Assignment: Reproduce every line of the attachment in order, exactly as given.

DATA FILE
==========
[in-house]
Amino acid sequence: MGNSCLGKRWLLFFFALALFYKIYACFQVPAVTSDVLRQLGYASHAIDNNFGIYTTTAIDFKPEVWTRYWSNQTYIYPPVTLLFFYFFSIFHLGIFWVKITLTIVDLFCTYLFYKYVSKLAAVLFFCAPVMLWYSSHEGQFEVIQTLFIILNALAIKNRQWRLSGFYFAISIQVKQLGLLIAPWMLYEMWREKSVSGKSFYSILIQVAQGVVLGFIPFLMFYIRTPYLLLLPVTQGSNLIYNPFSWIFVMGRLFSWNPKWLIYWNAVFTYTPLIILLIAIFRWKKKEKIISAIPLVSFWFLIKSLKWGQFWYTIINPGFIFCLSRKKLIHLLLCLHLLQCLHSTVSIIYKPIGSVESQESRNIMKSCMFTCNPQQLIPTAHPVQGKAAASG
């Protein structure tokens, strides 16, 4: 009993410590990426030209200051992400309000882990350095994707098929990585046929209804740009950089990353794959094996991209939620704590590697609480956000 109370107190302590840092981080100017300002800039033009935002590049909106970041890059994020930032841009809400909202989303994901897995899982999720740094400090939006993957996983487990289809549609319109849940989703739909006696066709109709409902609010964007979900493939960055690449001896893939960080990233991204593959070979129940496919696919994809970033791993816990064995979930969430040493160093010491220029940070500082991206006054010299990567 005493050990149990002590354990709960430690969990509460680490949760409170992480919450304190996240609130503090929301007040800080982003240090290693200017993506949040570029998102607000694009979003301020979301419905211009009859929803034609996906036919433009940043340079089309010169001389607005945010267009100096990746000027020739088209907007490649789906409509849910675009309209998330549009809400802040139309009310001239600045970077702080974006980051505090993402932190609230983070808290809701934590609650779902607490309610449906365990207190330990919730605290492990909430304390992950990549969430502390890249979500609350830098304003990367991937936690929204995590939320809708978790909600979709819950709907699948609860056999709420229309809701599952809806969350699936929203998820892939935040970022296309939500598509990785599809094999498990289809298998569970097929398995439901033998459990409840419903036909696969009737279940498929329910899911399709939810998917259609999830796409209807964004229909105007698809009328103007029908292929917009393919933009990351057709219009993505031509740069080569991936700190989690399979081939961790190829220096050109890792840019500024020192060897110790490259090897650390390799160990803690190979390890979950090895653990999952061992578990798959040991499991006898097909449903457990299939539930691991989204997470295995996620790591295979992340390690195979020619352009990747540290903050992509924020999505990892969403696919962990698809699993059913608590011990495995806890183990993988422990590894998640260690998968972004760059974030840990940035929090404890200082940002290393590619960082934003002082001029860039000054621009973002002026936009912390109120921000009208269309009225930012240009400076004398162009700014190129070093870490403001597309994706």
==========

[in-house]
Amino acid sequence: MGNSCLGKRWLLFFFALALFYKIYACFQVPAVTSDVLRQLGYASHAIDNNFGIYTTTAIDFKPEVWTRYWSNQTYIYPPVTLLFFYFFSIFHLGIFWVKITLTIVDLFCTYLFYKYVSKLAAVLFFCAPVMLWYSSHEGQFEVIQTLFIILNALAIKNRQWRLSGFYFAISIQVKQLGLLIAPWMLYEMWREKSVSGKSFYSILIQVAQGVVLGFIPFLMFYIRTPYLLLLPVTQGSNLIYNPFSWIFVMGRLFSWNPKWLIYWNAVFTYTPLIILLIAIFRWKKKEKIISAIPLVSFWFLIKSLKWGQFWYTIINPGFIFCLSRKKLIHLLLCLHLLQCLHSTVSIIYKPIGSVESQESRNIMKSCMFTCNPQQLIPTAHPVQGKAAASG
């Protein structure tokens, strides 16, 4: 009993410590990426030209200051992400309000882990350095994707098929990585046929209804740009950089990353794959094996991209939620704590590697609480956000 109370107190302590840092981080100017300002800039033009935002590049909106970041890059994020930032841009809400909202989303994901897995899982999720740094400090939006993957996983487990289809549609319109849940989703739909006696066709109709409902609010964007979900493939960055690449001896893939960080990233991204593959070979129940496919696919994809970033791993816990064995979930969430040493160093010491220029940070500082991206006054010299990567 005493050990149990002590354990709960430690969990509460680490949760409170992480919450304190996240609130503090929301007040800080982003240090290693200017993506949040570029998102607000694009979003301020979301419905211009009859929803034609996906036919433009940043340079089309010169001389607005945010267009100096990746000027020739088209907007490649789906409509849910675009309209998330549009809400802040139309009310001239600045970077702080974006980051505090993402932190609230983070808290809701934590609650779902607490309610449906365990207190330990919730605290492990909430304390992950990549969430502390890249979500609350830098304003990367991937936690929204995590939320809708978790909600979709819950709907699948609860056999709420229309809701599952809806969350699936929203998820892939935040970022296309939500598509990785599809094999498990289809298998569970097929398995439901033998459990409840419903036909696969009737279940498929329910899911399709939810998917259609999830796409209807964004229909105007698809009328103007029908292929917009393919933009990351057709219009993505031509740069080569991936700190989690399979081939961790190829220096050109890792840019500024020192060897110790490259090897650390390799160990803690190979390890979950090895653990999952061992578990798959040991499991006898097909449903457990299939539930691991989204997470295995996620790591295979992340390690195979020619352009990747540290903050992509924020999505990892969403696919962990698809699993059913608590011990495995806890183990993988422990590894998640260690998968972004760059974030840990940035929090404890200082940002290393590619960082934003002082001029860039000054621009973002002026936009912390109120921000009208269309009225930012240009400076004398162009700014190129070093870490403001597309994706």